Many people do not like to think about death, as it is an unpleasant and morbid topic, leaving many feeling upset and scared. Unfortunately, taking the time to consider what will happen to your belongings following death is critical. However, many procrastinate this pass away with no estate plan in place. This can make things incredibly difficult for your loved ones, so the following blog explores what you must know about the importance of planning for your passing. You’ll also discover how Pennsylvania estate planning attorneys can assist you during this complicated legal process.
Why do people avoid estate planning?
There are many reasons why people may avoid taking the time to plan their estate. As mentioned, thinking about death can be upsetting for many, and planning an estate solidifies that you are planning for your own death. As such, many avoid this process simply because it is unpleasant and morbid to think about.
Another reason many procrastinate this process is because it can be complex and time-consuming. This process can be in-depth, so it may seem easier to avoid it. Many justify this by claiming they cannot take time out of their busy schedule to start estate planning.
Finally, there is a misconception that only the wealthy can benefit from estate planning, which is far from the truth. In general, anyone who owns any property should consider this process, as it ensures your wishes are met and your beneficiaries are cared for.
If I have no estate plan, what will happen to my assets?
If you have no estate plan established when you pass away, your estate will be declared intestate. All estates, regardless of whether or not there is a will, must go through probate. This process oversees the distribution of assets. However, when you die in intestacy, the state will take over the distribution of your assets according to Pennsylvania’s law of succession.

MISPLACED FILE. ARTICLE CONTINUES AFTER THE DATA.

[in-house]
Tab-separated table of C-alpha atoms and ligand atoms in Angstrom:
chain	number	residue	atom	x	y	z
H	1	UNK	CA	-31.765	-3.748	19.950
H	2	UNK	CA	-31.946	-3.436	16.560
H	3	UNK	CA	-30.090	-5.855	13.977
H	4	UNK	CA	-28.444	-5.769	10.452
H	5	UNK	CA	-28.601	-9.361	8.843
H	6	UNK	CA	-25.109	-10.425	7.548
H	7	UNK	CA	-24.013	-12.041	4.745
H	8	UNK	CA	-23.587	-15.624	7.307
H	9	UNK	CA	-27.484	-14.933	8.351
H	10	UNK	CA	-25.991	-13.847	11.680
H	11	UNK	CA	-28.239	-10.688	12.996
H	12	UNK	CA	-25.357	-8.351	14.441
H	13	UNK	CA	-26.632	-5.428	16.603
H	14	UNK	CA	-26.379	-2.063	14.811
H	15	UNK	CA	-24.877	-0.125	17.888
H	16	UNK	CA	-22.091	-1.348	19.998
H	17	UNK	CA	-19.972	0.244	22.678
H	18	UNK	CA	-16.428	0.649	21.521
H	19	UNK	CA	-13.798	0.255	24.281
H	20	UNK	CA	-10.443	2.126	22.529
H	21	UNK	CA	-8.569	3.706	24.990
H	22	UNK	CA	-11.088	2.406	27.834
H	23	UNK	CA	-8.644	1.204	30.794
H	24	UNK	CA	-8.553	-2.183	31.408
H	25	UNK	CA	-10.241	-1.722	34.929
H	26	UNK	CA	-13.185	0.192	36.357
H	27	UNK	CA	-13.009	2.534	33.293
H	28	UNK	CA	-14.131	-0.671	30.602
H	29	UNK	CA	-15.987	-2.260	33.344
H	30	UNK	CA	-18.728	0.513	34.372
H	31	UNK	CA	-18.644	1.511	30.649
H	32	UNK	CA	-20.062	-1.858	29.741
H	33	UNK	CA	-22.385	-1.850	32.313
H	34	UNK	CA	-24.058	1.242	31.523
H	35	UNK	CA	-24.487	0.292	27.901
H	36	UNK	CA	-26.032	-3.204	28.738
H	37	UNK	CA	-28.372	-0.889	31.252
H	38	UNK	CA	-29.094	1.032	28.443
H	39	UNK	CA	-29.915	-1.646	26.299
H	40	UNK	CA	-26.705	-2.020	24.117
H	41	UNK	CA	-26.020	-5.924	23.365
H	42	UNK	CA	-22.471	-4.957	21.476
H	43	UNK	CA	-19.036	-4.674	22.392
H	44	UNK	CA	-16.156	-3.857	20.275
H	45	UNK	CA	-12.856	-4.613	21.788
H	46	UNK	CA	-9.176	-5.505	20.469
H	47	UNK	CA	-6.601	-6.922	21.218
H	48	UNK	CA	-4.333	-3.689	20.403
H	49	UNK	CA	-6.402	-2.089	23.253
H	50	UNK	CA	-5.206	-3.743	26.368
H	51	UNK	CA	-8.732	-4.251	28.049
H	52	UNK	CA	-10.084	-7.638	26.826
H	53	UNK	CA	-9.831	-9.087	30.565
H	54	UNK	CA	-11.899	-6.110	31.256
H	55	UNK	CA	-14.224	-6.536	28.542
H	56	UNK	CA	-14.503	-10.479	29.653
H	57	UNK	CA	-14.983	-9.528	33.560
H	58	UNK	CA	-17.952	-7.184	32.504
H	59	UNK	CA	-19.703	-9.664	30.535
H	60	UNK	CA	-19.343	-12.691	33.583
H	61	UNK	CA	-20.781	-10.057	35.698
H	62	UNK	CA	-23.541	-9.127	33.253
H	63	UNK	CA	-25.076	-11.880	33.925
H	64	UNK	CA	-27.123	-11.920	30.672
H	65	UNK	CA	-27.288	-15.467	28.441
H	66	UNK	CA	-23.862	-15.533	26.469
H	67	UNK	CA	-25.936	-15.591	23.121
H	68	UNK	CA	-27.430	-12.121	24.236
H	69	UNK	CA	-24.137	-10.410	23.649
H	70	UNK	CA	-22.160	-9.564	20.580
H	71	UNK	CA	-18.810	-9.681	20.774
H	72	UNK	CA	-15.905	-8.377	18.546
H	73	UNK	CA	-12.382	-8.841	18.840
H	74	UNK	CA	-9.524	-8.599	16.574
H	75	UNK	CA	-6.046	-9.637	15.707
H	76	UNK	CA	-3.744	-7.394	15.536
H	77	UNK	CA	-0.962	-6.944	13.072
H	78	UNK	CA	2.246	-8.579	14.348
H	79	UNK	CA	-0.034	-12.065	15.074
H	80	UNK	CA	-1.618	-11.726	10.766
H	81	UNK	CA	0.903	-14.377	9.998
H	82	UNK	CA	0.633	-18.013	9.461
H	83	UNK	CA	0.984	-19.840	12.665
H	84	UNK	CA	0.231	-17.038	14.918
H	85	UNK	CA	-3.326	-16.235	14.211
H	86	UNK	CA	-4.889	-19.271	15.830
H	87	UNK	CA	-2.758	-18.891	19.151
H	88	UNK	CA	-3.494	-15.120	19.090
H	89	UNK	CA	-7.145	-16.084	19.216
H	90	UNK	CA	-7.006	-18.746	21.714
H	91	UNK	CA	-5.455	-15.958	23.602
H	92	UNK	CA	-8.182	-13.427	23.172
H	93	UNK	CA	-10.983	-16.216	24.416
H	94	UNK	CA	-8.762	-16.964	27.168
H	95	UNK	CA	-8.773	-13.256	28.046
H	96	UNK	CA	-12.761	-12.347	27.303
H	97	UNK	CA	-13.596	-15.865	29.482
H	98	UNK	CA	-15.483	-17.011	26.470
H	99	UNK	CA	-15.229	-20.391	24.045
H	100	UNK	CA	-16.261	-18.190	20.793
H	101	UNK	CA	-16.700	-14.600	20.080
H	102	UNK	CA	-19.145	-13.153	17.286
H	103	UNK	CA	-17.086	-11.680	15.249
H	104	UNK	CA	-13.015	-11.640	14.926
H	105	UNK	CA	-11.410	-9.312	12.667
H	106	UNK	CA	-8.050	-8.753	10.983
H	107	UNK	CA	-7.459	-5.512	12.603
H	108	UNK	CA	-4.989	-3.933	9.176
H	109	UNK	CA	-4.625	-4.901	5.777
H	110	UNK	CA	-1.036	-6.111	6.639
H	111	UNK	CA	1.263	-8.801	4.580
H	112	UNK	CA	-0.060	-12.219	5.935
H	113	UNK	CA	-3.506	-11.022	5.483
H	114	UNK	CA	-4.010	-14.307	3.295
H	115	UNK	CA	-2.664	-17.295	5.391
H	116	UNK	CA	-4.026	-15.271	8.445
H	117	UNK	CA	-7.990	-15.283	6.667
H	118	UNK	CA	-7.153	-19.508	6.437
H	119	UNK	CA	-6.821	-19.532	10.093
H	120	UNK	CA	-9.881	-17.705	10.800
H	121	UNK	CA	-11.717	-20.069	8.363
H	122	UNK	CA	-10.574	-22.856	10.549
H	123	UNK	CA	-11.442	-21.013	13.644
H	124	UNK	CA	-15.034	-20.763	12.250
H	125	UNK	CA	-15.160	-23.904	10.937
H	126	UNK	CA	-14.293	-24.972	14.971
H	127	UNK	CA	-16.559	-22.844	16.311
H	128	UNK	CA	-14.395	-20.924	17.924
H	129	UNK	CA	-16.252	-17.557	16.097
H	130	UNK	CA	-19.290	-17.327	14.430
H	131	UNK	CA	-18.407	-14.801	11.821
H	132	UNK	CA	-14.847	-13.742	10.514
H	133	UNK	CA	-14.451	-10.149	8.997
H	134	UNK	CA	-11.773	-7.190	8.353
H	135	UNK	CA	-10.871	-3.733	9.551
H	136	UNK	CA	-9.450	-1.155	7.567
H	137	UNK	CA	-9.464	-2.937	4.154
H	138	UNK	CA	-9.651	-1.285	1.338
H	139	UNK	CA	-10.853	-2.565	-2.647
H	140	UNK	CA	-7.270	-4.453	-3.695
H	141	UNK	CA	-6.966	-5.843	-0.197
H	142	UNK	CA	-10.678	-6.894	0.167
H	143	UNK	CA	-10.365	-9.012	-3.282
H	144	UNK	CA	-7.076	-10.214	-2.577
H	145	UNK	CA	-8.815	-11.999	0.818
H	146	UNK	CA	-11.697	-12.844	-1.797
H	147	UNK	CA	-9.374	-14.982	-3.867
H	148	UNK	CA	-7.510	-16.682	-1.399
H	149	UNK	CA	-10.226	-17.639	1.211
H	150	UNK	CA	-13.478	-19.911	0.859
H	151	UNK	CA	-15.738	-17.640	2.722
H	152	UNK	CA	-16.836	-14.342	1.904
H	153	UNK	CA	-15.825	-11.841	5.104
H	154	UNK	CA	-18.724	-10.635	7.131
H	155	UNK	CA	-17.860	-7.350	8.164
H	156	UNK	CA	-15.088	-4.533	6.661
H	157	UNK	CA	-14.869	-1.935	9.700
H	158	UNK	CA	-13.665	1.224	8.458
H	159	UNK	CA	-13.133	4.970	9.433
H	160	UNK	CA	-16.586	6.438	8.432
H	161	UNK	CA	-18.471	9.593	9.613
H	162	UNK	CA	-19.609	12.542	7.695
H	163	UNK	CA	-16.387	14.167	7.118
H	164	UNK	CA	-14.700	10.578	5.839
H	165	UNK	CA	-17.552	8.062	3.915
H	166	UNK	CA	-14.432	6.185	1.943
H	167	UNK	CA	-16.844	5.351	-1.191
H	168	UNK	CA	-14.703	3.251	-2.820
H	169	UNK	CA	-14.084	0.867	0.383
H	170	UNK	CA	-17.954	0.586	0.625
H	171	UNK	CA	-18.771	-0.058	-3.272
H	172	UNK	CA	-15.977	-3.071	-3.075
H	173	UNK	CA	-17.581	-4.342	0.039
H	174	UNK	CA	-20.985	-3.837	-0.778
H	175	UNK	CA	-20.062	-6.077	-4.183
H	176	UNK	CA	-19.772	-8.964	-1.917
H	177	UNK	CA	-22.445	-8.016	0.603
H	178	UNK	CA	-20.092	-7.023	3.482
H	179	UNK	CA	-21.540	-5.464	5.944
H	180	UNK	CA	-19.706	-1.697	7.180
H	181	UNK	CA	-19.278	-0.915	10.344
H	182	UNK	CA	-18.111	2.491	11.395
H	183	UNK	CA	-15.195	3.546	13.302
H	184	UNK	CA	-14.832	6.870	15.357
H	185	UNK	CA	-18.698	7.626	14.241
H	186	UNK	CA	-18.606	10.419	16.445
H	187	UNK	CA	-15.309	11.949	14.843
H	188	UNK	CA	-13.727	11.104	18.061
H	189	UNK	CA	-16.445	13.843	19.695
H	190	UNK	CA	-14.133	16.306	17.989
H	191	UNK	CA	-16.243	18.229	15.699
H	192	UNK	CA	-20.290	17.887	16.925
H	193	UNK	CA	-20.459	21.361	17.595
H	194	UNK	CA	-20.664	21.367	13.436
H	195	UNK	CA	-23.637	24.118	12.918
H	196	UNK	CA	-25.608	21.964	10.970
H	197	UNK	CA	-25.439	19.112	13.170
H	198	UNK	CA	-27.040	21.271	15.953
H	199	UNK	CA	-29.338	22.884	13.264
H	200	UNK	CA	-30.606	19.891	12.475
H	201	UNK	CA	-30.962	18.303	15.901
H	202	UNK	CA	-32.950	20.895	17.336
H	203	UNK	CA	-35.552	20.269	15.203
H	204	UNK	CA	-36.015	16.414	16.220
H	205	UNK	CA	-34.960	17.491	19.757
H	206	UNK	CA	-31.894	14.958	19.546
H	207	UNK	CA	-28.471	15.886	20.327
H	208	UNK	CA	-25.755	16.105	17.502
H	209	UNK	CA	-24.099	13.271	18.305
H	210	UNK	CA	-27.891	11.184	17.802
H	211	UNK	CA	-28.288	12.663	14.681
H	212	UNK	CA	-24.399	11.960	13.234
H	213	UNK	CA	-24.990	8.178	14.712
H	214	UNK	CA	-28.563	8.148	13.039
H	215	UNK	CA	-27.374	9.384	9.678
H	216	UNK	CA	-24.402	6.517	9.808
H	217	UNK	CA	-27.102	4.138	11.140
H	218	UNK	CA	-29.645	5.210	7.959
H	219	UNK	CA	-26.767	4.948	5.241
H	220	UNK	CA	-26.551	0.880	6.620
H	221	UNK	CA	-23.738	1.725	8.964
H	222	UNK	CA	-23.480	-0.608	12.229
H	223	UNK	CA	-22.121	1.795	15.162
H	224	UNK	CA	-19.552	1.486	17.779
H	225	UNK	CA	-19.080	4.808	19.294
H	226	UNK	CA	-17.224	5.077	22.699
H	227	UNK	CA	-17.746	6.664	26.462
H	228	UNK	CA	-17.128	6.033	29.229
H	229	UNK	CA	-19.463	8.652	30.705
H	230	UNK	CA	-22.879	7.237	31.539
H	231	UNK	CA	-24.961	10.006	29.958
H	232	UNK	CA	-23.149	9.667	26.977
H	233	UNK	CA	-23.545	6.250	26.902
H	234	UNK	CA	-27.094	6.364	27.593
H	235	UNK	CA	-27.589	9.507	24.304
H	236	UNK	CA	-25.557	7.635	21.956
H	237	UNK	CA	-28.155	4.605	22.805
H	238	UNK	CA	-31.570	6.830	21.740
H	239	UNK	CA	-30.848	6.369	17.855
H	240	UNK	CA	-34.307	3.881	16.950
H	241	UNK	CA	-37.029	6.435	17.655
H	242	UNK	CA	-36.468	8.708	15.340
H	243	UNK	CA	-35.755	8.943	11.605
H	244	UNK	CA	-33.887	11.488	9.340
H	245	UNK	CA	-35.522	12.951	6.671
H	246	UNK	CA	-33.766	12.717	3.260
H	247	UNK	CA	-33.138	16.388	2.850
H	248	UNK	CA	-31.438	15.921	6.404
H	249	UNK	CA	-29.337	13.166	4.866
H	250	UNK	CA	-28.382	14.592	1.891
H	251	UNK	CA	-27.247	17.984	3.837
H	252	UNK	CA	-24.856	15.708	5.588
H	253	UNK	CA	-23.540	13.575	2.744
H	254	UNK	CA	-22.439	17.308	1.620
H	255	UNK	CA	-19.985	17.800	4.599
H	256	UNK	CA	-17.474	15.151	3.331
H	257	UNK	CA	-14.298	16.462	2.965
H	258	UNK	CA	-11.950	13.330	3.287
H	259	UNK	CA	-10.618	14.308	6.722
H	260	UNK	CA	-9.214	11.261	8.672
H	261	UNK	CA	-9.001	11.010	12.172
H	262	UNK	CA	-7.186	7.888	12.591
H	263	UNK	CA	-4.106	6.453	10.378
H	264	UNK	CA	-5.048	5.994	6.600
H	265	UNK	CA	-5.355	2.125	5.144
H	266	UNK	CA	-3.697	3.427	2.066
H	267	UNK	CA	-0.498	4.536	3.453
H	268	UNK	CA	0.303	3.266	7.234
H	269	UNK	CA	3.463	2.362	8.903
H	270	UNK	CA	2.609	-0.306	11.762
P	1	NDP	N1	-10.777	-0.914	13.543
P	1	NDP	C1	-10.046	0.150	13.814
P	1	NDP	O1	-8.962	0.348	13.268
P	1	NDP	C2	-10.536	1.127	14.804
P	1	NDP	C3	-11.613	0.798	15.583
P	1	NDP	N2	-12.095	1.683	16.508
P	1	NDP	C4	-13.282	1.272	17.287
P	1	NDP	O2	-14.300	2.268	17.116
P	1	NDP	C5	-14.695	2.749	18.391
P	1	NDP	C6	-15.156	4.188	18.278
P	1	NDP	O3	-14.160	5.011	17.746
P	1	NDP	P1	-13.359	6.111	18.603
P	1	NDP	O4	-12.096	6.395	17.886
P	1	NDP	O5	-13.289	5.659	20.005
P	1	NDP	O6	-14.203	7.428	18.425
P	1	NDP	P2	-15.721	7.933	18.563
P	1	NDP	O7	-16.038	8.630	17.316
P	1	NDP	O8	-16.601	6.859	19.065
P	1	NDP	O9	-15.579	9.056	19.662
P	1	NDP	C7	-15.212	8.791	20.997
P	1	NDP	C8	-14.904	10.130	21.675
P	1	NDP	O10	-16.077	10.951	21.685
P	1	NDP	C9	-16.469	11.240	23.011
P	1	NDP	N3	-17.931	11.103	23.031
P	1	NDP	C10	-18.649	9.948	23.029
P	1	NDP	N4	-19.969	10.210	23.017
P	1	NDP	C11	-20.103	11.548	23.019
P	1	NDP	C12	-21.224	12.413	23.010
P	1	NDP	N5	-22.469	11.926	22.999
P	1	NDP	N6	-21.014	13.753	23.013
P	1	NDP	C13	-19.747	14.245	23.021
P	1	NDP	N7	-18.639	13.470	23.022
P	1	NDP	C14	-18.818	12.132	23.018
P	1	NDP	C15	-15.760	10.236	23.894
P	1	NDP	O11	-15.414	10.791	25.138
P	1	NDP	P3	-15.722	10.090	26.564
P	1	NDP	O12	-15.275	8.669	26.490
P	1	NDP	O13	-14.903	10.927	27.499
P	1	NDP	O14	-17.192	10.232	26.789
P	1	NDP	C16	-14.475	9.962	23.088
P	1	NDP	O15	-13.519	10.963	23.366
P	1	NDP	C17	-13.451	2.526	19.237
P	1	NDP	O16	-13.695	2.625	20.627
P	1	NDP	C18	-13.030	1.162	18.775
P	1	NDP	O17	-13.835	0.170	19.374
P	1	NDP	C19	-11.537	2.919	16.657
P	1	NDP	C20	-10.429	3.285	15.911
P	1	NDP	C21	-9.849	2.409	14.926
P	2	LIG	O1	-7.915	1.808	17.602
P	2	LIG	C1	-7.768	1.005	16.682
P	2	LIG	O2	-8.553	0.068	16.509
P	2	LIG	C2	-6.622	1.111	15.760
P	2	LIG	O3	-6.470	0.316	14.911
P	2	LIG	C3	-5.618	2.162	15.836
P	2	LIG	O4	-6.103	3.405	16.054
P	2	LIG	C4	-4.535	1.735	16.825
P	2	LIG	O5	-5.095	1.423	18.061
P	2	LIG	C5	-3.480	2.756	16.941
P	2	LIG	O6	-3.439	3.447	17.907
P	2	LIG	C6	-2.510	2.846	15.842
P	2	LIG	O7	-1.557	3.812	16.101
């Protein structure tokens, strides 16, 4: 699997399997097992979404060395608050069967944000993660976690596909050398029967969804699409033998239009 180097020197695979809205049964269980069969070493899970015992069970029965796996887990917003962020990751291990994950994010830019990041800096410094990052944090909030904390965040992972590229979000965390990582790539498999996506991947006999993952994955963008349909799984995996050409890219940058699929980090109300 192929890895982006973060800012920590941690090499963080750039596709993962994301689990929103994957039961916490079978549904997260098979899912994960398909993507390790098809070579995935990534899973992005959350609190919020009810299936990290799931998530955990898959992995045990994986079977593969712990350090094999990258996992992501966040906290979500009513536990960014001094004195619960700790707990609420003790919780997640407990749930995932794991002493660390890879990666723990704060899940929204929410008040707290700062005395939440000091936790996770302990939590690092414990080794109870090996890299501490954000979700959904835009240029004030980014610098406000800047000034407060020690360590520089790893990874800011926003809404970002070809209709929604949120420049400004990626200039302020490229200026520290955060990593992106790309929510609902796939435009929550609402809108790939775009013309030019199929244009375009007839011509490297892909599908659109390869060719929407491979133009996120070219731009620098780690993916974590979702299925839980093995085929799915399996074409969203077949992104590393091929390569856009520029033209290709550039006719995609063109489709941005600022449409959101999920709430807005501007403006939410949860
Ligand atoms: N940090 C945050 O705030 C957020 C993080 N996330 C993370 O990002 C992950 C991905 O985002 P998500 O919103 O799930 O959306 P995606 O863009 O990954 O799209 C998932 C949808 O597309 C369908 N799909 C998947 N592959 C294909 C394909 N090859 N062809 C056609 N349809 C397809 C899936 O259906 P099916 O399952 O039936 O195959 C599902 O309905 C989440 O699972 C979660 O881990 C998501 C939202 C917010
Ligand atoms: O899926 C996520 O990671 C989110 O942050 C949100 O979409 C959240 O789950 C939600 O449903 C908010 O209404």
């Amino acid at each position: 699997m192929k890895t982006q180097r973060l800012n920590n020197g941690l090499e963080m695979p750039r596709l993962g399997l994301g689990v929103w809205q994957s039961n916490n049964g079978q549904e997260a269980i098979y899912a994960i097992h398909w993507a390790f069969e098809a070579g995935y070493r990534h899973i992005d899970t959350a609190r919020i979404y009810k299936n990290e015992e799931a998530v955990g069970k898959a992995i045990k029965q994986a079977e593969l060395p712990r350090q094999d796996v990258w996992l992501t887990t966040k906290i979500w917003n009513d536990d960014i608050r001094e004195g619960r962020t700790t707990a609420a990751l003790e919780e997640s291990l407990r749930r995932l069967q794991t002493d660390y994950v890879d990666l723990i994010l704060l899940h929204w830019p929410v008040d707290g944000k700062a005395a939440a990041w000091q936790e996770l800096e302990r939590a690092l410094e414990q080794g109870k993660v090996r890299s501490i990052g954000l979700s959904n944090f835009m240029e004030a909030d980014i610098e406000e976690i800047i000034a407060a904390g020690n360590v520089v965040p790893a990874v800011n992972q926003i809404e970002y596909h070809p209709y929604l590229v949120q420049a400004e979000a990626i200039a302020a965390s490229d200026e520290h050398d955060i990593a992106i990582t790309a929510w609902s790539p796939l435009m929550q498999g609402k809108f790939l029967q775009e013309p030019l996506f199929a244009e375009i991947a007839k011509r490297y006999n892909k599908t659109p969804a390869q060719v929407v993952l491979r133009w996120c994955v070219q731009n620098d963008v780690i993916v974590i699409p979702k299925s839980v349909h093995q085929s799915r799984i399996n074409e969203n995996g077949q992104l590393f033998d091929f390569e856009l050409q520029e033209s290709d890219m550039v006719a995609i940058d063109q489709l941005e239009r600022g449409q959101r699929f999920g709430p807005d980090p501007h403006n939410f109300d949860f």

Generally, if you pass without a will, the following will occur based on your living relatives:
- Children but no spouse: Your children inherit the estate
- Spouse but no living parents or children: Your spouse inherits the estate
- Spouse and children you have with that spouse: Your spouse inherits the first $30,000 of your estate and half the balance, while your descendants receive the rest
- Spouse and parents: Your spouse inherits the first $30,000 of your estate and half the balance, while your parents inherit the remainder of the estate
- Spouse and children from another relationship: Your spouse will receive half of the estate, while your children split the other half.
As you can see, there are many implications when you pass away without a will or estate plan in Pennsylvania, as someone who may not want to receive an inheritance could be entitled to one. That’s why working with an experienced estate planning attorney is essential, as you can take control of your assets to ensure your wishes are met upon your death.
When you’re ready to start planning your estate, Friedman Schuman is ready to help. We understand how complex this legal process can be, which is why we’re committed to doing everything in our power to make sure you understand your options so you can make an informed, confident decision. Contact us today to discuss the details of your circumstances.